In this strange circumstance, we no longer have a general mainstream audience receptive to accept anything justified or proven by causal reasoning. 2 These days, contrary to the past— when a time had existed when it had once been considered impressive, causal reasoning now seems to elicit extreme boredom in others. Instead we are bereft of fixed frameworks and contexts for discussion moderated and dependent upon them, which had once been the way things could be commonly and properly read and understood, allowing us to derive common meaning and a shared understanding. In contrast to a period of Modernism and pre-internet days, when certain general ideas and assumptions within daily conversations to an extent were once able to be formed and also maintained, nowadays they dissolve and plummet into an undistinguishable vortex. In this situation, in which a particular or sensible theory or a perception of something no longer can retain as much power as it once would have done in the past—for example, when (non-digitally related) binary structures—(i.e. a system of opposites)3 had allowed the existence of a mainstream to be opposed by a counter-culture—its polar opposite, which had helped us measure the status quo of our culture), in our digital world, we have been forcefully eidetically globalized into a single and dominant world culture. In such a world, facts are no longer as concrete as they once were and as writers such as Baudrillard and Fukuyama have already claimed during the 1980 and 1990s, history is already at an end. In relation to this, Banks and Vowles have already pointed out, that culture has already become:

“All co-opted, celebrated and packaged side by side in the eternal present of the Museum, and inhabiting the same space as Big Brother and Little Britain, Hello magazine and mass Attention Deficiency Disorder; in a dystopian world where everyone is a celebrity (including artists) and everyone is a critic (excepting artists); both absolutely essential and totally disposable, both subversive and mainstream at the same time. The Triumph of Culture as the emancipation of banality.”4

As a result of our now being overly dependent upon running upon digital logic shaped and imbued by the internet’s hyper-textuality, interactivity, multi-mediality and its fragmented, overlapping structure, one could argue that we all live somewhere in which the ‘aura’ 5 which Walter Benjamin had referred to is non-existent in a culture almost entirely derived from and dependent upon perceptions within a digital world.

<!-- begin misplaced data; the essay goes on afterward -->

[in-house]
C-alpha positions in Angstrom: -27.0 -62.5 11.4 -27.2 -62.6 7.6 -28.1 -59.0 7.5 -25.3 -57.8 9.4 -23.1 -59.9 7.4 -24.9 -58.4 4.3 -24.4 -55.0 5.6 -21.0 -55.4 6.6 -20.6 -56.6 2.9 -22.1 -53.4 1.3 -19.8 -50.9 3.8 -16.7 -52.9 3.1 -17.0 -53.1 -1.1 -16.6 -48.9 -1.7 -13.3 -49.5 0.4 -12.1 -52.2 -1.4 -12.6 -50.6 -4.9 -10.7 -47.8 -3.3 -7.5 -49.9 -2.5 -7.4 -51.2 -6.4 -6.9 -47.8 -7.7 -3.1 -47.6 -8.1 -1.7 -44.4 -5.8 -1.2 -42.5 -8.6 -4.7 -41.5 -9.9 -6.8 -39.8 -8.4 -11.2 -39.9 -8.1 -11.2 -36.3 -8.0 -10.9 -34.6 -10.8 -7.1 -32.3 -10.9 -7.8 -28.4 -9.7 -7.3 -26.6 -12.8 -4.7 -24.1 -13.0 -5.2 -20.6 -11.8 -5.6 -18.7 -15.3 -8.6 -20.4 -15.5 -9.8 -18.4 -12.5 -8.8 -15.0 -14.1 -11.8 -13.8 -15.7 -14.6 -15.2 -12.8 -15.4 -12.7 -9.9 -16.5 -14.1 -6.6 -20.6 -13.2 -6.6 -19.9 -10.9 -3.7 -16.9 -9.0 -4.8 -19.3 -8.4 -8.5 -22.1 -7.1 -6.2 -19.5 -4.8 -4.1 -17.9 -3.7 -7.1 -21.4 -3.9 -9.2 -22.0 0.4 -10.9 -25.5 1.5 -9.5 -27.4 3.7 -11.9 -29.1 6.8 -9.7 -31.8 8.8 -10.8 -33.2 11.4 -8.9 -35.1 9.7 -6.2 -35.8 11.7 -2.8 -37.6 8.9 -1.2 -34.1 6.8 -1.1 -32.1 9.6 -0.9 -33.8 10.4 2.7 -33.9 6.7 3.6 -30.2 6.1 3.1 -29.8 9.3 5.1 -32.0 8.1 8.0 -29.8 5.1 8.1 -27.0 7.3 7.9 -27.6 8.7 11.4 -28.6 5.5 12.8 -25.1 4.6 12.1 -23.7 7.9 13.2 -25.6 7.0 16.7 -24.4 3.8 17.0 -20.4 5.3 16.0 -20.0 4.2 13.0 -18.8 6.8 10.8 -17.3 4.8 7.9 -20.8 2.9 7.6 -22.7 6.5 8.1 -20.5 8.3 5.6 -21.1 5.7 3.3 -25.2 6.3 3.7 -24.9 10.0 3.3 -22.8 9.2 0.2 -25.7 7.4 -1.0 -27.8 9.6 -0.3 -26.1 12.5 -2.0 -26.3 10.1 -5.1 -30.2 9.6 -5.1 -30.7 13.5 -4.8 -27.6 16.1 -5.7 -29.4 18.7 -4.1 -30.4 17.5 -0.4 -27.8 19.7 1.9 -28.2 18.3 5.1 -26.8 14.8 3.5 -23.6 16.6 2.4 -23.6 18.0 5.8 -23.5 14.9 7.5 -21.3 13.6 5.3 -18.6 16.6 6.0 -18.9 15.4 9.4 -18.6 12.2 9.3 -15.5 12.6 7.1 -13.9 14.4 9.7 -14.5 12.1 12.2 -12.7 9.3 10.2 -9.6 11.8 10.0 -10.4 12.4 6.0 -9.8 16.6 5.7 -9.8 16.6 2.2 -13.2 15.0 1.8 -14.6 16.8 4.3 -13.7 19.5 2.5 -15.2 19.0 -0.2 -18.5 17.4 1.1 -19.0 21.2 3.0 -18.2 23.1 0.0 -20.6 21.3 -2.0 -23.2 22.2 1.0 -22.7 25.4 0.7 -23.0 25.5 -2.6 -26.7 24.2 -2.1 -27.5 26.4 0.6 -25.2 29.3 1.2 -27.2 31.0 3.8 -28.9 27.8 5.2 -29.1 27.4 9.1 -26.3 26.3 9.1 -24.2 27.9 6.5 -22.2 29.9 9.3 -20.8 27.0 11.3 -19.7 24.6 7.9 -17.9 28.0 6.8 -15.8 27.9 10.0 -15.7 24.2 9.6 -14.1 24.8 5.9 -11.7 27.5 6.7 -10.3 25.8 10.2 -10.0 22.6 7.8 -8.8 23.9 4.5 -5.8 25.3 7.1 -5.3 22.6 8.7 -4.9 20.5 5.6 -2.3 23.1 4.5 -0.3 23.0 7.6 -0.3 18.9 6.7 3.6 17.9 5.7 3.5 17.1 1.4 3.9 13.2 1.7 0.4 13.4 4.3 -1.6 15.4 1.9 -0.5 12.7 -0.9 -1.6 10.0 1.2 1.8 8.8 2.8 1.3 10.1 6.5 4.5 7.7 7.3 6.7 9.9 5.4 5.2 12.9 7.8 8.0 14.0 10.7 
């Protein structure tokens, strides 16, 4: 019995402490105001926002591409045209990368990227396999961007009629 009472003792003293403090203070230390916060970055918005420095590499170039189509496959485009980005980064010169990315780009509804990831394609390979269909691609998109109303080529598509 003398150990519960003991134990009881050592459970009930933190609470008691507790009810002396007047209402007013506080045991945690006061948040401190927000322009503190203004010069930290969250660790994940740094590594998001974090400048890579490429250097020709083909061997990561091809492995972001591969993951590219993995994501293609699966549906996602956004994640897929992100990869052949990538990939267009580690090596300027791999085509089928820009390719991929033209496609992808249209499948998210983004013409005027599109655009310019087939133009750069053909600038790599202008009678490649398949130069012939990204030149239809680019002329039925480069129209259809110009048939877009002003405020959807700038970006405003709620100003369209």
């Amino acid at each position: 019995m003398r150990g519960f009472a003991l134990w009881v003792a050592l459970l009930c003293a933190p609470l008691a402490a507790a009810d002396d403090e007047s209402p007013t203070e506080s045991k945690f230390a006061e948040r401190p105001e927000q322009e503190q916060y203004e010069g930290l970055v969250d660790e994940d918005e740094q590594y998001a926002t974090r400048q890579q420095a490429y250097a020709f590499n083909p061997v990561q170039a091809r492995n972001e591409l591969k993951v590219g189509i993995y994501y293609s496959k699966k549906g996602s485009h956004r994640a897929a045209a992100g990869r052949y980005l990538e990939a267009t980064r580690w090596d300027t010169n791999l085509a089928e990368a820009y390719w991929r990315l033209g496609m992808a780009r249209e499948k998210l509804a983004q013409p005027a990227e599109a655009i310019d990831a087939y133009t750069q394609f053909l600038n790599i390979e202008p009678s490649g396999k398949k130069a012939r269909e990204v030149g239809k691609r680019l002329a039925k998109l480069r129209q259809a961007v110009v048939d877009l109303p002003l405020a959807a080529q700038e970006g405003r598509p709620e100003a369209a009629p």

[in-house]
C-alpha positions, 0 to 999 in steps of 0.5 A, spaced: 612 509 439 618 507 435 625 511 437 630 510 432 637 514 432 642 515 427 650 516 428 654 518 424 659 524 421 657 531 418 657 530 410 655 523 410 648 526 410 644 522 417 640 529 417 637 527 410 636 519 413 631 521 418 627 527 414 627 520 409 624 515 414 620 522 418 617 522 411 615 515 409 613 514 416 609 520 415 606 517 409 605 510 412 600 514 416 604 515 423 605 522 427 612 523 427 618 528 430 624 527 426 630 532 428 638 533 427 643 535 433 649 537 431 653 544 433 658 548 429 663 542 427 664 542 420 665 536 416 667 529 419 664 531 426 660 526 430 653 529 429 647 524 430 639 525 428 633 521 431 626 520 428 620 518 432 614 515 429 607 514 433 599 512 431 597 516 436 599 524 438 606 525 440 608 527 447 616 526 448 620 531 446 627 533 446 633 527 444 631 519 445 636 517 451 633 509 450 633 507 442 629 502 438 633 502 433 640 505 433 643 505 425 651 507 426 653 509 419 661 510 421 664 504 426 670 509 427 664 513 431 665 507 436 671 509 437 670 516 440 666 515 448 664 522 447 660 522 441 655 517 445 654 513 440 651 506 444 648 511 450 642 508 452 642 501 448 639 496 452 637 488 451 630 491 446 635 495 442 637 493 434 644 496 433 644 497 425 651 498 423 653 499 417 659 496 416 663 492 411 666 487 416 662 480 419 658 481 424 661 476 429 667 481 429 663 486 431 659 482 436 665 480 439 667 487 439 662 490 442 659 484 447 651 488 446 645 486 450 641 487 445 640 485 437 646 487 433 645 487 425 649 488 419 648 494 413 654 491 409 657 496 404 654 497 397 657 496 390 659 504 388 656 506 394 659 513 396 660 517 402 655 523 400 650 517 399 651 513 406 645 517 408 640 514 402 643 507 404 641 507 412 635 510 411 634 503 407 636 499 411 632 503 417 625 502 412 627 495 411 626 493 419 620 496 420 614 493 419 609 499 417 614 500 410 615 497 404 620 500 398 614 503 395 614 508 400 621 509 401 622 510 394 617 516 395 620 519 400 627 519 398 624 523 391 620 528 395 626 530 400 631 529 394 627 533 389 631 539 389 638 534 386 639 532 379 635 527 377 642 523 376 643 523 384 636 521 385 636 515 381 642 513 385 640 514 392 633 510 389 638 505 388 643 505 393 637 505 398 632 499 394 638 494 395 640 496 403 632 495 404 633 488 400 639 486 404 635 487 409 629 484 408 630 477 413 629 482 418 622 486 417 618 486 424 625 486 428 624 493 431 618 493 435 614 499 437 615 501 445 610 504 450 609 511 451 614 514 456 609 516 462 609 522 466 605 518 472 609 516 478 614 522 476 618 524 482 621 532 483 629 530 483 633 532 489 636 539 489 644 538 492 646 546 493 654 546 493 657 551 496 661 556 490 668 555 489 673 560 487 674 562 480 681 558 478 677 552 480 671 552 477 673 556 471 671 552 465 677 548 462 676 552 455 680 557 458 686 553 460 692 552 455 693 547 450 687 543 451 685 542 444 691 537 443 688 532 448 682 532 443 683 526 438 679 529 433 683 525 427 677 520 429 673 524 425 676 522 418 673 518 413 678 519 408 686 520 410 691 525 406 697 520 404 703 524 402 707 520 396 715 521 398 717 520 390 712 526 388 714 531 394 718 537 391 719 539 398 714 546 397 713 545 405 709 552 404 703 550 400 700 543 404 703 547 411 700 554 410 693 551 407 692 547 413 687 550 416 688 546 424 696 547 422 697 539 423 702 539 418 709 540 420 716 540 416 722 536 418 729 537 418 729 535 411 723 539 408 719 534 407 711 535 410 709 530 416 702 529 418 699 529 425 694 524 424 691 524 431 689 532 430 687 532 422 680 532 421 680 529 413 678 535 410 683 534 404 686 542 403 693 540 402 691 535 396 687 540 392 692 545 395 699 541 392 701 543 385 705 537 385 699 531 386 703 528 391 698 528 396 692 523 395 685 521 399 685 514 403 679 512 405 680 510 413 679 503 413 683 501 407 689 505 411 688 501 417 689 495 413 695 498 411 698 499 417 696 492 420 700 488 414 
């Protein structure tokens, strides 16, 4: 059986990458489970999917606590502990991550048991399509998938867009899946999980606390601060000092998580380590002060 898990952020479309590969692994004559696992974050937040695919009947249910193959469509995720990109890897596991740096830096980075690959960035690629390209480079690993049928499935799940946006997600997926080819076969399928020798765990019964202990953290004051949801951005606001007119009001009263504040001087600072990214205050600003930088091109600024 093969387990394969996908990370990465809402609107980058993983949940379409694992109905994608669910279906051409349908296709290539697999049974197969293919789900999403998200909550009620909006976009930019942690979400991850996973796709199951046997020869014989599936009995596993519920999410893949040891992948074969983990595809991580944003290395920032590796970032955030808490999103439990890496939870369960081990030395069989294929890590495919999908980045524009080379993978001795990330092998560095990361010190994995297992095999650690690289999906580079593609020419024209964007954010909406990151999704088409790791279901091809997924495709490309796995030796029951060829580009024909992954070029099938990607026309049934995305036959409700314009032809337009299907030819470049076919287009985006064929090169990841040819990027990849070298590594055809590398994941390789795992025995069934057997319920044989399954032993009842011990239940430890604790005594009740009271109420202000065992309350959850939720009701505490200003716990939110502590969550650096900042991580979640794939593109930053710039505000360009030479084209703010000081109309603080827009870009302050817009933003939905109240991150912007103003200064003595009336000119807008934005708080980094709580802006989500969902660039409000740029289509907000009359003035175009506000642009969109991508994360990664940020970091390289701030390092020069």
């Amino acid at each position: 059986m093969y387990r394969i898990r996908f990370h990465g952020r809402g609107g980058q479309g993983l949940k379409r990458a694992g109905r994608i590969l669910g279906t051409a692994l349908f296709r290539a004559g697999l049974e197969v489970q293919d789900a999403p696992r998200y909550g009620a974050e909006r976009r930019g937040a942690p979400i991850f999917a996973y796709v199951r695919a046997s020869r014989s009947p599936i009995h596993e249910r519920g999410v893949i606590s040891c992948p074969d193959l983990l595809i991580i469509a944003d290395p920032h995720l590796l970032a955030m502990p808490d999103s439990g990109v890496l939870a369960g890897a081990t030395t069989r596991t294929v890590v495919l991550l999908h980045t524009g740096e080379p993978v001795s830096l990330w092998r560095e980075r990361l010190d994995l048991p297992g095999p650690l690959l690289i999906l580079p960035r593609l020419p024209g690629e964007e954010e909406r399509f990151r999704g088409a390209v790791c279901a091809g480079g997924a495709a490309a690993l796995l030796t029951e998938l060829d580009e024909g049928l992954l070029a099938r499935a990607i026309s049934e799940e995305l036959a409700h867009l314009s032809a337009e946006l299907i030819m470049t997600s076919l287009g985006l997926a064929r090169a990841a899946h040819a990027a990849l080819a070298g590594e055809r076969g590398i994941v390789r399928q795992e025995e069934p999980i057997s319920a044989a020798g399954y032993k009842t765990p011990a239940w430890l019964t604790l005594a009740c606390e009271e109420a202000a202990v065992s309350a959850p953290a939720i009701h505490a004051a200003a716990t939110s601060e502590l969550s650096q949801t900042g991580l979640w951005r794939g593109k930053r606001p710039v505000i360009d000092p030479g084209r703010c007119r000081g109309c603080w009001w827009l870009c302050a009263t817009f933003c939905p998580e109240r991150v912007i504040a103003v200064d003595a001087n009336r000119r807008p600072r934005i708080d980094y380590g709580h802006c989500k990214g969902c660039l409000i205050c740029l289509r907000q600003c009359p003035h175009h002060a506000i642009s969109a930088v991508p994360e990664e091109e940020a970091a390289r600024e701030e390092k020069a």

With our boundaries no longer present, it is no longer easy to affix our apperceptions and consciousness or find relevant any guidelines that would help us to perceive, or have the will to find individual interpretations towards a goal of finding internal depth. As Catts and Zurr have stated,

“... in terms of knowledge, applications and comprehensions of meanings and consequences…one can say that we are in a precarious stage of crude ontologies…”.6

Notwithstanding this, much of civilisation’s globalized focus on believing the surface appearance of things intrinsically engendered, encouraged and supported by such things in the mainstream as mainstream infotainment is now firmly embedded in our cultural hegemony, which continues to be overly furnished with an unreasonable and unreasoned amount of importance and significance. With no common denominator left, and in contrast to the fact that the American writer Terence McKenna has stated that, “The planet is clearly a boundary defining topology,”7 the world community lives in an increasing standardizing and ‘horizontalising’ mental environment where the judgement of differences between things and levels of meaning are now limitlessly left wide-open and are anyone’s guess.

Yet despite this unreal world of ‘artificial intelligence’ and its superficiality permeating our consciousness, much of this appears to be generally unrecognised and accepted. Instead, there exists in the individual a new-found feeling of autocratic power, which furnishes a false appearance of the self, false sense of knowledge and false sense control. In fact, Andy Warhol’s vision that in future everyone will have their 15 minutes of fame is now manifest as a typical daily indispensable routine within a general climate and epoch of the Alter-Modern born out of the omnipresence of the internet’s properties and characteristics dependent, co-efficient and synchronous with its hyper-textuality, interactivity, multi-mediality. In relation to this, Gach has stated that,